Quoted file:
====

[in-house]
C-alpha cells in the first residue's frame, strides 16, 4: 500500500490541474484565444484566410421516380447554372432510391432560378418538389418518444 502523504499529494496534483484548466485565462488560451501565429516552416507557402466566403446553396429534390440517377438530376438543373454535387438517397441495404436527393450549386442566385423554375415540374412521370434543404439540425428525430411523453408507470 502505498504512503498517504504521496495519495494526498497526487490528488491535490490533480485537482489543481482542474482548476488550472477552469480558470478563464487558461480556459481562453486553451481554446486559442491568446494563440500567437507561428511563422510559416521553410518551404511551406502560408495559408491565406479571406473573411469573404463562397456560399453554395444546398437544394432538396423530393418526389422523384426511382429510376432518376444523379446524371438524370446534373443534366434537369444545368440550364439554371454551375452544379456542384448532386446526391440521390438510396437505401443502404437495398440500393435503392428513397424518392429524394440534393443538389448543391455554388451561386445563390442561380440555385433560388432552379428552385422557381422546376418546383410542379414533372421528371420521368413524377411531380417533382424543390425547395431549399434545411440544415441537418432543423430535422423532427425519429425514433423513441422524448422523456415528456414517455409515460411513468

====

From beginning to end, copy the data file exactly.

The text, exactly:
[in-house]
C-alpha cells in the first residue's frame, strides 16, 4: 500500500490541474484565444484566410421516380447554372432510391432560378418538389418518444 502523504499529494496534483484548466485565462488560451501565429516552416507557402466566403446553396429534390440517377438530376438543373454535387438517397441495404436527393450549386442566385423554375415540374412521370434543404439540425428525430411523453408507470 502505498504512503498517504504521496495519495494526498497526487490528488491535490490533480485537482489543481482542474482548476488550472477552469480558470478563464487558461480556459481562453486553451481554446486559442491568446494563440500567437507561428511563422510559416521553410518551404511551406502560408495559408491565406479571406473573411469573404463562397456560399453554395444546398437544394432538396423530393418526389422523384426511382429510376432518376444523379446524371438524370446534373443534366434537369444545368440550364439554371454551375452544379456542384448532386446526391440521390438510396437505401443502404437495398440500393435503392428513397424518392429524394440534393443538389448543391455554388451561386445563390442561380440555385433560388432552379428552385422557381422546376418546383410542379414533372421528371420521368413524377411531380417533382424543390425547395431549399434545411440544415441537418432543423430535422423532427425519429425514433423513441422524448422523456415528456414517455409515460411513468